On Wed, 2 Dec 2020 09:53:07 -0800 Christopher Barker email@example.com wrote:
On Wed, Dec 2, 2020 at 6:11 AM Paul Sokolovsky firstname.lastname@example.org wrote:
Just imagine that if someone wrote previously such a detailed spec, which I liked - I might implement it now. And if they actually even provided a sample implementation, I might now code changes for it in the compiler, and maybe even run a few tests to provide those performance figures which you and me so much would like!
Maybe flip this around a bit -- it seems that RPython, from the PyPy project is an implementation of a "strict" version of Python.
No, it's "restricted" version of Python, that's what "R" in RPython means. "Flip around" is very related however. In a sense, RPython and "strict mode" approaches are opposite: RPython starts with a simple subset of Python (and let you write a full Python in it), while "strict mode" takes a full Python and tries to take away from it as little as possible to achieve the desired effect (optimizing name lookups in this case).
I hope you agree the difference in approaches is quite noticeable.
You mentioned that it was frustrating that it does not have a properly written (or any?) spec.
It definitely has some docs. Yes, I would say they're not ideal.
but it DOES have an implementation, so maybe you can write the spec instead of the implementation :-)
For that I would need to use RPython. I considered that circa 5 years ago, and of course explored it. I "liked" what I saw, sure. But I "wasn't happy" with what I saw.
There seem to be hints that I may be making this "strict mode" thingy because I wasn't aware of PyPy/RPython. But actually it's the opposite: being aware of RPython and knowing enough about it is what causes me to explore a different direction.
Honestly, I myself have MANY times decided to write my own thing, rather than take the time to figure out what someone else already wrote -- even though it usually takes longer and gets a worse result :-)
I'm an open-source guy all along, and consider duplication of effort to be one of "mortal sins" of the open-source. Beyond that, I'm also a lazy dude who prefers to spend his days on the beach and not in the front of computer. Neither I ever was mad enough to "write my own thing". I wanted to write a small Python literally for decades, but instead studied what other people did/do. I for example rejected TinyPy as a base, due to its source code quality (but its spirit is very high, I consider my Pycopy to be spiritual successor of it). Then when MicroPython was announced on Kickstarter, I literally talked its author to open-source it a half-year earlier, and contributed to it for several years, literally having written a third of it.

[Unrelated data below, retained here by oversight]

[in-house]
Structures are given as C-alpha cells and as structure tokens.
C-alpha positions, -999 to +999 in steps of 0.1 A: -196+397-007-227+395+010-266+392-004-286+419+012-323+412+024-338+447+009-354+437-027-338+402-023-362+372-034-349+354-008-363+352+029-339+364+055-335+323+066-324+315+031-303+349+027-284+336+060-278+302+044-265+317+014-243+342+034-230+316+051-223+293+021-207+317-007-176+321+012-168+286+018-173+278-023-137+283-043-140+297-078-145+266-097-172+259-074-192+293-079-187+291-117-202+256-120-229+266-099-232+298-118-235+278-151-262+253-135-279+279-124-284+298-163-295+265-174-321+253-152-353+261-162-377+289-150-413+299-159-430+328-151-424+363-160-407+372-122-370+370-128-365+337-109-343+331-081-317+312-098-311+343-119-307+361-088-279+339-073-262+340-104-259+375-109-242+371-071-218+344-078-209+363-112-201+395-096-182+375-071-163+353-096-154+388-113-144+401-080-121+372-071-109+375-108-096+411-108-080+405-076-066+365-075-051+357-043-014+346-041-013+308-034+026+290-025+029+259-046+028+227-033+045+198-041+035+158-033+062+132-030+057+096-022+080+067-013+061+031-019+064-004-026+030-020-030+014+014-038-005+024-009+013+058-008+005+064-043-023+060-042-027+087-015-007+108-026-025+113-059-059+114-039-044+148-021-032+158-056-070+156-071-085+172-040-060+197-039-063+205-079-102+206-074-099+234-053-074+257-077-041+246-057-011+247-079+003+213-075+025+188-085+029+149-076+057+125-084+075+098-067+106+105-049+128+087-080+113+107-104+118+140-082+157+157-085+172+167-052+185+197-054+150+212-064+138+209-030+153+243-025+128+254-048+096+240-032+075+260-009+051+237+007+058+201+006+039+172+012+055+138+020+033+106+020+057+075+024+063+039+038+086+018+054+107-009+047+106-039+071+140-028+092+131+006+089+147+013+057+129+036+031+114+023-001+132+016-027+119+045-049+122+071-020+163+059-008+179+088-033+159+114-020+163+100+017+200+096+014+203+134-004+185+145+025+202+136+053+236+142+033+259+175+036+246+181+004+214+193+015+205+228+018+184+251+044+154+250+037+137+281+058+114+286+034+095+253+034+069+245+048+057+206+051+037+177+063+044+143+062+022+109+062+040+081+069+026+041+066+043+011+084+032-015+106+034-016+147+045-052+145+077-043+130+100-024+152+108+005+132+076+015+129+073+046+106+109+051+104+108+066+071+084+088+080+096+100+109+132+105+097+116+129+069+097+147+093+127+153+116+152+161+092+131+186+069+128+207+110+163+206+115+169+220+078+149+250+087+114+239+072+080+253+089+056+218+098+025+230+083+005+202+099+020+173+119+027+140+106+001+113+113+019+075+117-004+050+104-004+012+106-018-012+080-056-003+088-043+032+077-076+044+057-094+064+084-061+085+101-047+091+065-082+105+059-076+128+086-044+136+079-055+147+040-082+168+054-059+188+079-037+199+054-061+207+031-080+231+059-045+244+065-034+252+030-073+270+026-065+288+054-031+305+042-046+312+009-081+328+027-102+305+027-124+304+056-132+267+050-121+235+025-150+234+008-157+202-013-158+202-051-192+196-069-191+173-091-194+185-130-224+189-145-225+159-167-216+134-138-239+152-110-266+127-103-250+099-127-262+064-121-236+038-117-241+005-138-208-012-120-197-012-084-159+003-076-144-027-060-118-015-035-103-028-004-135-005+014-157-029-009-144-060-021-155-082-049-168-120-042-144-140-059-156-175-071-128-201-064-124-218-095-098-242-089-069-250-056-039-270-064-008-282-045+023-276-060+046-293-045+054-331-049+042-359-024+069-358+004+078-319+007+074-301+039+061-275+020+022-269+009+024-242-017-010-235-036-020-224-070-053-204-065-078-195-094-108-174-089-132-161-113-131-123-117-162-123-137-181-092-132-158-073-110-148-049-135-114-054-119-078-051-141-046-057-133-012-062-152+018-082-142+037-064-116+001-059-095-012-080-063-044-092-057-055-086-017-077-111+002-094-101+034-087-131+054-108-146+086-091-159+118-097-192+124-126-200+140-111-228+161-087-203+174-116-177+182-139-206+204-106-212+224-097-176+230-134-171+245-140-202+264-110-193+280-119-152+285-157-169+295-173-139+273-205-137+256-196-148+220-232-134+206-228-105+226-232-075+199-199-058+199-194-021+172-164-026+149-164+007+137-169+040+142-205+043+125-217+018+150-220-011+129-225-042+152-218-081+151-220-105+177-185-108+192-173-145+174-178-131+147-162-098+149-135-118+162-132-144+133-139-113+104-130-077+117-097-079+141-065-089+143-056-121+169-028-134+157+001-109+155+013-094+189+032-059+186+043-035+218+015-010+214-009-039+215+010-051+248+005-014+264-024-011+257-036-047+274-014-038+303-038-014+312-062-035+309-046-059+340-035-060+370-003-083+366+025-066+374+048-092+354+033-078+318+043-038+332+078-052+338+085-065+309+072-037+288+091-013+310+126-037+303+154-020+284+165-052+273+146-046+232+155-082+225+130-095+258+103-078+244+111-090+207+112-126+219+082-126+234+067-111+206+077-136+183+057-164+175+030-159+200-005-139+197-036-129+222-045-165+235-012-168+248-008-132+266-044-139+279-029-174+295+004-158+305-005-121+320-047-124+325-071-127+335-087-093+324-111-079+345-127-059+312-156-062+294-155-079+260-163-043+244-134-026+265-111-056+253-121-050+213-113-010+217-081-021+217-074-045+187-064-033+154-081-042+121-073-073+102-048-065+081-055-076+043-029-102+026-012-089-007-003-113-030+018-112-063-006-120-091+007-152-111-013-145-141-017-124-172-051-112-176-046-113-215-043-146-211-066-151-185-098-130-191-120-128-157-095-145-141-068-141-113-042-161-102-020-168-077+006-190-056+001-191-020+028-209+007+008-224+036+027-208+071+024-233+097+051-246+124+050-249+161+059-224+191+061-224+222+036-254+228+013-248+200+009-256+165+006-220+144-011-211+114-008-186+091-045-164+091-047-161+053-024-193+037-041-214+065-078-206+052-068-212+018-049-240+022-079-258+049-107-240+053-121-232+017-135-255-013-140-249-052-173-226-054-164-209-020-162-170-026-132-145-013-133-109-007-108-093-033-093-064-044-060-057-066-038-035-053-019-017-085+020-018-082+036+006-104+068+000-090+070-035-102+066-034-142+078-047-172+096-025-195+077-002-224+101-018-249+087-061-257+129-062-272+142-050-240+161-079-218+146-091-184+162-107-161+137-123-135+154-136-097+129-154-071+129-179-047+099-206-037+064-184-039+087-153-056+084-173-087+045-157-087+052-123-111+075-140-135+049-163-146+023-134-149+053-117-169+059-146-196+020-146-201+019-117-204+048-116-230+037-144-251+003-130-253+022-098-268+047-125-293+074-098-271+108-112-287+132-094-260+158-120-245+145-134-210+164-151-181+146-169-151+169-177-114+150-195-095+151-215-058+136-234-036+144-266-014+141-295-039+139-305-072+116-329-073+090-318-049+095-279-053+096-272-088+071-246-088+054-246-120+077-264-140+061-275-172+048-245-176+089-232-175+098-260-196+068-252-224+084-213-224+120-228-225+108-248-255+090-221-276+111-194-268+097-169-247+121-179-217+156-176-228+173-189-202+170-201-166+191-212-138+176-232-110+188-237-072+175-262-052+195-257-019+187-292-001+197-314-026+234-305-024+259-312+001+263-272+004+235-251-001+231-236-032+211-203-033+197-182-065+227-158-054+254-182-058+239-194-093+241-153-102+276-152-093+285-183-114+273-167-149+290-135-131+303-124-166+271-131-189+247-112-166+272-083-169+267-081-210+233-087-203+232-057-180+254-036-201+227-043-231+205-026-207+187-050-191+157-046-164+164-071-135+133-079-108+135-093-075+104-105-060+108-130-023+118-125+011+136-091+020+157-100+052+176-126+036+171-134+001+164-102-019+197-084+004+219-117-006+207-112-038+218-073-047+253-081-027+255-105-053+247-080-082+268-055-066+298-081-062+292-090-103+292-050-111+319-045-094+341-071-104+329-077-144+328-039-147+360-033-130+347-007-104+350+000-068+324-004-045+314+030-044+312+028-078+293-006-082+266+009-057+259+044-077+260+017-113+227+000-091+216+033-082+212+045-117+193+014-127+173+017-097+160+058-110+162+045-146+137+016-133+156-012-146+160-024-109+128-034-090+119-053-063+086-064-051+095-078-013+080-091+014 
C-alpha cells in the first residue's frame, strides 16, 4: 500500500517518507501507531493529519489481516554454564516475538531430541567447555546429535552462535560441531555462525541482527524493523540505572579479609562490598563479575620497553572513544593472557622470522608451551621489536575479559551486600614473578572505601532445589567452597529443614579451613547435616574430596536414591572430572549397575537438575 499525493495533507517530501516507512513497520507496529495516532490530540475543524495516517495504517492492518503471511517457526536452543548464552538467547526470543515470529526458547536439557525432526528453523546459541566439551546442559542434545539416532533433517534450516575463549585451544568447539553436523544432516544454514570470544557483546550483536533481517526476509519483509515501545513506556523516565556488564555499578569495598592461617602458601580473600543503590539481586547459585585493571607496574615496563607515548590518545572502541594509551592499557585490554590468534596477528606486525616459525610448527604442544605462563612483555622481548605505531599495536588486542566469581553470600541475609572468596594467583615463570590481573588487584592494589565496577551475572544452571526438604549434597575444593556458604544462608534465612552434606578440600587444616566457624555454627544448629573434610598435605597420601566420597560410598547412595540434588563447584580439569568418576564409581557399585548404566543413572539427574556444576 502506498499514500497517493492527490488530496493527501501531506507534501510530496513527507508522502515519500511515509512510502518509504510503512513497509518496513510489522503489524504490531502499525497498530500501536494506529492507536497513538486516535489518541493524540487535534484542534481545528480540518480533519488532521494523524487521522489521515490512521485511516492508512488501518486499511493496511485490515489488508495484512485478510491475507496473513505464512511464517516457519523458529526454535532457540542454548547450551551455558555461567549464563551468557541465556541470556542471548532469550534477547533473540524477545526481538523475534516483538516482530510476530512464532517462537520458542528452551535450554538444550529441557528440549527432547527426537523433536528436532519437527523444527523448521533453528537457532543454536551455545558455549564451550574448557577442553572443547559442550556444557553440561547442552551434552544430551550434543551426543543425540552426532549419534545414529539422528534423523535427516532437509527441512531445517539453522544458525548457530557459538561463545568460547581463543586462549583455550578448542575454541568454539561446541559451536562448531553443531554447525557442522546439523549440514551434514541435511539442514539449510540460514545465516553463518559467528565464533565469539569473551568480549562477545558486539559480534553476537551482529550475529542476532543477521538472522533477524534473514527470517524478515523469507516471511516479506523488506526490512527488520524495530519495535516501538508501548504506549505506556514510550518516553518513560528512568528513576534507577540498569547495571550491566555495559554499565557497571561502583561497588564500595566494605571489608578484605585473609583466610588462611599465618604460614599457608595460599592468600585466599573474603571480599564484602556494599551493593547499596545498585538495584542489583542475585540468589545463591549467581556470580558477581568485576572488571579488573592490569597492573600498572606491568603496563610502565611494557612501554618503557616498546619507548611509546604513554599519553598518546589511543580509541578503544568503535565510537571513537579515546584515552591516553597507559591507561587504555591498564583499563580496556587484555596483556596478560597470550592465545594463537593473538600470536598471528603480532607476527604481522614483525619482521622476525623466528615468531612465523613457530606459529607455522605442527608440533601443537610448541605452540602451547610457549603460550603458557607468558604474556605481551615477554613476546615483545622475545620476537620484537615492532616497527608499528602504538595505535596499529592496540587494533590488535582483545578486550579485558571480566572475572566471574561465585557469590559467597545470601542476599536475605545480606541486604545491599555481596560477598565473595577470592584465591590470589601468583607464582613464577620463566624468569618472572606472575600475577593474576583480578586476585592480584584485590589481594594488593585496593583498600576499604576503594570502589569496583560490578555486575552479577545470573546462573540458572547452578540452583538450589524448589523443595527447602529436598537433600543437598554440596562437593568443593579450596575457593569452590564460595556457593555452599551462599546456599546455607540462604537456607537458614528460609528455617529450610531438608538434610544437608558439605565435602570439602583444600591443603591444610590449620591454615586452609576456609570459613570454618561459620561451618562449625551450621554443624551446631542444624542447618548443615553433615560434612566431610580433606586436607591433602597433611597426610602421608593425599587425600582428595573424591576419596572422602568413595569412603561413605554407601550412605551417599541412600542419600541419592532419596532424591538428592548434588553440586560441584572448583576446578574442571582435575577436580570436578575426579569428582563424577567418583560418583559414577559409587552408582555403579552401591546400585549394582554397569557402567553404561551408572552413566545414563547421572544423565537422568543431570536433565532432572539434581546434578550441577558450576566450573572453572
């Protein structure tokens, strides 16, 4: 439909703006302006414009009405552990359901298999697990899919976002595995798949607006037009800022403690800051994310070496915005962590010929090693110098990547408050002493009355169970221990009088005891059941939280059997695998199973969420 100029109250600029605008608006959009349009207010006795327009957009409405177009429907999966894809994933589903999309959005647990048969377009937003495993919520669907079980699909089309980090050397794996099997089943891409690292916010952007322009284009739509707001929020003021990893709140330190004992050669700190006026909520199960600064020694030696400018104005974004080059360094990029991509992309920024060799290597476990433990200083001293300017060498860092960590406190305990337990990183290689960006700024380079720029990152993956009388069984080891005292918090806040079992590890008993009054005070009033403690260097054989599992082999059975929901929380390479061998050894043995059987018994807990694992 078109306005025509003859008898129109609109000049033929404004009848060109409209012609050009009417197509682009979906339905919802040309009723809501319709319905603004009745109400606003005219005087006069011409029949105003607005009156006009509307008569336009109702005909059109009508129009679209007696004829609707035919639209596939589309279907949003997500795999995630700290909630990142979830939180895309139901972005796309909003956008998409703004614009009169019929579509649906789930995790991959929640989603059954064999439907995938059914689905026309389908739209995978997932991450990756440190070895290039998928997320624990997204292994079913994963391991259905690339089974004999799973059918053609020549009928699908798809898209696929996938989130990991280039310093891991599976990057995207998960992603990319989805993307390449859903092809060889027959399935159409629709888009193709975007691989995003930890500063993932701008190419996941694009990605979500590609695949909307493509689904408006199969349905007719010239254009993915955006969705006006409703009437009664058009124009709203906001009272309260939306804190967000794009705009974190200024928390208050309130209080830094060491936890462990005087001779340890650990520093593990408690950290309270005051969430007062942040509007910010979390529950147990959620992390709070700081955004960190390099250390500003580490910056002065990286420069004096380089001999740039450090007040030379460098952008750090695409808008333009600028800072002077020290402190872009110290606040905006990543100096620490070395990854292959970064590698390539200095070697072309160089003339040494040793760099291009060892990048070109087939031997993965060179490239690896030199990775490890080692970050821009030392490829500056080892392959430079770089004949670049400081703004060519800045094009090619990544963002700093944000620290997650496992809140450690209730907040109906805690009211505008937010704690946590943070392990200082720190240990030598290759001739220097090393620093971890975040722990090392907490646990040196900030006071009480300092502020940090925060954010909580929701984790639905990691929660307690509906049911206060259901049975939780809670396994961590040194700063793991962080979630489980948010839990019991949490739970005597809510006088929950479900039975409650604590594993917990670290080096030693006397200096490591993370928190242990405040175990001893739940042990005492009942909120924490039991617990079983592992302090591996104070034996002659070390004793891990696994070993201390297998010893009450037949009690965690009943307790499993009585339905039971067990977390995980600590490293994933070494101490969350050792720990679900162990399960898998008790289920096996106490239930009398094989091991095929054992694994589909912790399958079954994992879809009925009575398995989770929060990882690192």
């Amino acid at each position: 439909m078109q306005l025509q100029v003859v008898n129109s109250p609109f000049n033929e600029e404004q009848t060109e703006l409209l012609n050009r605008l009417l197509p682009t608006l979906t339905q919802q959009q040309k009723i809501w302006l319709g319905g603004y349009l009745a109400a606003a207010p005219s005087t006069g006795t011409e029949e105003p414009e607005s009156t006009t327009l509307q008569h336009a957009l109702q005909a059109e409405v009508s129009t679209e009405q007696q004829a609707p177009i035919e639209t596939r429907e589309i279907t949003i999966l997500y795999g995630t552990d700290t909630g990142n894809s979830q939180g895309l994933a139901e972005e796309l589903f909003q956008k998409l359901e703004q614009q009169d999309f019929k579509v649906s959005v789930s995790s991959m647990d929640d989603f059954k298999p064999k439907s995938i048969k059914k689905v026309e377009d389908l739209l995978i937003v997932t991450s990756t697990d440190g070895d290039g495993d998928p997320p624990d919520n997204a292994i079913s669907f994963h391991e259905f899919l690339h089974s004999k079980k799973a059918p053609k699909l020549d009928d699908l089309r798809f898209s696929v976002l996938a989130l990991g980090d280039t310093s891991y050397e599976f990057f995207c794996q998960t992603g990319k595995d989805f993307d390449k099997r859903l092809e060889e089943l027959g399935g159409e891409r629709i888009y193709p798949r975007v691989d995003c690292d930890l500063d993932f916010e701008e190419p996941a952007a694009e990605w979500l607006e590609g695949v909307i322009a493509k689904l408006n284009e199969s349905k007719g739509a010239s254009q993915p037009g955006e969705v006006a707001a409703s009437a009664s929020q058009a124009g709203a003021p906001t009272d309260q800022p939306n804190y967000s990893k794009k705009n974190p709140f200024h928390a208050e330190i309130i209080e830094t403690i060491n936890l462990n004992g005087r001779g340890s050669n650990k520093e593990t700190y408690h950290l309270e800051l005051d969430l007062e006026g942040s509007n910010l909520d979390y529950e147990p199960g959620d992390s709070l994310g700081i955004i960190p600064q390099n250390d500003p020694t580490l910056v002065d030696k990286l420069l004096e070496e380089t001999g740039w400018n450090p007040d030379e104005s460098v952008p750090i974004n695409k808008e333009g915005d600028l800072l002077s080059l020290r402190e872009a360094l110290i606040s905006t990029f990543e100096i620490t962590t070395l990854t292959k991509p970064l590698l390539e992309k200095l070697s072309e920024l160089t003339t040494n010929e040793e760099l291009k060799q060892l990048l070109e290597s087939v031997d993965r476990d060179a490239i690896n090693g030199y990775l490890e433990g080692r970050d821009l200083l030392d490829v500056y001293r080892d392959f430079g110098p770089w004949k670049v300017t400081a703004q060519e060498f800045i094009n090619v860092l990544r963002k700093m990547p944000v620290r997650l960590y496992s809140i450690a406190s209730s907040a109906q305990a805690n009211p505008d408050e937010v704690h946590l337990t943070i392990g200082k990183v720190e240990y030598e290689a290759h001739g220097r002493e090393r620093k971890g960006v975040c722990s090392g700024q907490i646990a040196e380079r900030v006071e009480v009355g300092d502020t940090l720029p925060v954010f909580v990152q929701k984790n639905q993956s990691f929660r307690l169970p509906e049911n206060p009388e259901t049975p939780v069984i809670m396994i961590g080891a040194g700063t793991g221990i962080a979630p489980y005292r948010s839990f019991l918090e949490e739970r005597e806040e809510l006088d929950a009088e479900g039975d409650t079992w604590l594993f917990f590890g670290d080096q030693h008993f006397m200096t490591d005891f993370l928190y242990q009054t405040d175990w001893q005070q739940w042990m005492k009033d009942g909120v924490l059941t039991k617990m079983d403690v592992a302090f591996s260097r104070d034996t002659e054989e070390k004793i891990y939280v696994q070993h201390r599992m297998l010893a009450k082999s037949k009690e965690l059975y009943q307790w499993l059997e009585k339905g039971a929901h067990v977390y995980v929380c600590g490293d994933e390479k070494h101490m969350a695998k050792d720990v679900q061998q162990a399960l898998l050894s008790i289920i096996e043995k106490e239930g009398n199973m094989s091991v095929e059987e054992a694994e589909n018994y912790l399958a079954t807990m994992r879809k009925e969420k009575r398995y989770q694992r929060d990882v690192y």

It's the same with the "strict mode". While there's a bunch of "original research" in it, it's all based on (or related to) ideas expressed by other people, which I made sure to have studied before proceeding to implementation (references are given in the proposal).
I have not followed PyPy closely, but I suspect that the lack of a formal spec for Rpython is not laziness, but rather that the entire point of it is to support PyPy, so they want to be free to adjust it as needed, rather than sticking to a a spec (or constantly trying to maintain a spec)
I fully agree, and fully understand that. Again, that's a reason to explore a different direction, not against it. ("That area is already covered by good people, let's look elsewhere.")
Nevertheless, there are probably some really good lessons in there, and it would be very interesting to see if (a version of) RPython could reasonably be used to directly write general purpose programs.
It's not, and that's disclosed right away. If anything, lack of "too beautiful docs" is related to PyPy's project desire to not make RPython a standalone, general-purpose dialect of Python. Nor it's comparable to a "normal" Python, usually presented as "C-like subset" of Python. (I'm writing this by memory and don't have references at hand, so specific terminology used by them may be different).
Other than the fact that a lot of work has already been done on it, RPython has the advantage that (presumably) its restrictions are there because they have been shown to help performance.
Another option would be to build on something like Cython -- taking advantage of the type specifications at run time, without pre-compiling the entire module.
NOTE on that: back when there was a lot of discussion about standardizing type hints, I asked about making them work with, e.g. Cython, to get performance benefits. The answer at that time was that performance was NOT the point of type hinting -- i.e. it was designed
I remember that very well, and that's another point I don't agree with.
explicitly to support Pyton's dynamic nature. So it seems adding things like you are proposing with an eye to performance is not really where the Python community wants to go.
I never met a Python user who said something like "I want Python to be slow" or "I want Python to keep being slow", so we'll see how that goes.